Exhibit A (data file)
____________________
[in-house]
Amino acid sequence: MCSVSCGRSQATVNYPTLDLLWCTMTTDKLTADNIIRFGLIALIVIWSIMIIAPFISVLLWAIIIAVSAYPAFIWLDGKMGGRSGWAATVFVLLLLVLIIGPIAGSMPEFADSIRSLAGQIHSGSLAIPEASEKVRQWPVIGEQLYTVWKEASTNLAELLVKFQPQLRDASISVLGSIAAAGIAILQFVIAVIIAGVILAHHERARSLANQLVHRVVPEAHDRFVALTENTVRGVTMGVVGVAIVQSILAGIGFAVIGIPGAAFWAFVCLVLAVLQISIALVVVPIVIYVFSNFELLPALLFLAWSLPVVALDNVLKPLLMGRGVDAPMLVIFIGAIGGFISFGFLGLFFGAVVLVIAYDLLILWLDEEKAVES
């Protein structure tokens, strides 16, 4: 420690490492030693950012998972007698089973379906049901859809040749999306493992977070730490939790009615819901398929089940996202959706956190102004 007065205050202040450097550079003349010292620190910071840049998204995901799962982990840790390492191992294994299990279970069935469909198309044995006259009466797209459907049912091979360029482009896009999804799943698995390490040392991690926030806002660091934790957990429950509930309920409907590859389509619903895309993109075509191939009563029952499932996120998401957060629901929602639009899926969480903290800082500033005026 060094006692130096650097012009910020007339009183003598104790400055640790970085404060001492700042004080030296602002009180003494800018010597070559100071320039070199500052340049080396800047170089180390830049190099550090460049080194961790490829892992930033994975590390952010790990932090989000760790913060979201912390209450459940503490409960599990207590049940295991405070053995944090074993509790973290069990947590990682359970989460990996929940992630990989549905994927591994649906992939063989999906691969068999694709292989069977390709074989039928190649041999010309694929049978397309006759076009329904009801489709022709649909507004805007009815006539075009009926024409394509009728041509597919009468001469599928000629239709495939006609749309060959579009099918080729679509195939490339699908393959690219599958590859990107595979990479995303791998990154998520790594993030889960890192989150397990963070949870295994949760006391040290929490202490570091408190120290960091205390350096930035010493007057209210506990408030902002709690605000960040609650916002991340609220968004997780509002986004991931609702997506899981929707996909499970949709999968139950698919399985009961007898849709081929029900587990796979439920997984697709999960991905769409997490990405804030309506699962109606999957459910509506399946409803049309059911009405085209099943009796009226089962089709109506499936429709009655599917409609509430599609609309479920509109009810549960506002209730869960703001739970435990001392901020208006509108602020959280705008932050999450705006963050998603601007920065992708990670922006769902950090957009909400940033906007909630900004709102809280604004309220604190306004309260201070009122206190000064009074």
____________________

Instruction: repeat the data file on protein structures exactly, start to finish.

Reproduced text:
[in-house]
Amino acid sequence: MCSVSCGRSQATVNYPTLDLLWCTMTTDKLTADNIIRFGLIALIVIWSIMIIAPFISVLLWAIIIAVSAYPAFIWLDGKMGGRSGWAATVFVLLLLVLIIGPIAGSMPEFADSIRSLAGQIHSGSLAIPEASEKVRQWPVIGEQLYTVWKEASTNLAELLVKFQPQLRDASISVLGSIAAAGIAILQFVIAVIIAGVILAHHERARSLANQLVHRVVPEAHDRFVALTENTVRGVTMGVVGVAIVQSILAGIGFAVIGIPGAAFWAFVCLVLAVLQISIALVVVPIVIYVFSNFELLPALLFLAWSLPVVALDNVLKPLLMGRGVDAPMLVIFIGAIGGFISFGFLGLFFGAVVLVIAYDLLILWLDEEKAVES
């Protein structure tokens, strides 16, 4: 420690490492030693950012998972007698089973379906049901859809040749999306493992977070730490939790009615819901398929089940996202959706956190102004 007065205050202040450097550079003349010292620190910071840049998204995901799962982990840790390492191992294994299990279970069935469909198309044995006259009466797209459907049912091979360029482009896009999804799943698995390490040392991690926030806002660091934790957990429950509930309920409907590859389509619903895309993109075509191939009563029952499932996120998401957060629901929602639009899926969480903290800082500033005026 060094006692130096650097012009910020007339009183003598104790400055640790970085404060001492700042004080030296602002009180003494800018010597070559100071320039070199500052340049080396800047170089180390830049190099550090460049080194961790490829892992930033994975590390952010790990932090989000760790913060979201912390209450459940503490409960599990207590049940295991405070053995944090074993509790973290069990947590990682359970989460990996929940992630990989549905994927591994649906992939063989999906691969068999694709292989069977390709074989039928190649041999010309694929049978397309006759076009329904009801489709022709649909507004805007009815006539075009009926024409394509009728041509597919009468001469599928000629239709495939006609749309060959579009099918080729679509195939490339699908393959690219599958590859990107595979990479995303791998990154998520790594993030889960890192989150397990963070949870295994949760006391040290929490202490570091408190120290960091205390350096930035010493007057209210506990408030902002709690605000960040609650916002991340609220968004997780509002986004991931609702997506899981929707996909499970949709999968139950698919399985009961007898849709081929029900587990796979439920997984697709999960991905769409997490990405804030309506699962109606999957459910509506399946409803049309059911009405085209099943009796009226089962089709109506499936429709009655599917409609509430599609609309479920509109009810549960506002209730869960703001739970435990001392901020208006509108602020959280705008932050999450705006963050998603601007920065992708990670922006769902950090957009909400940033906007909630900004709102809280604004309220604190306004309260201070009122206190000064009074």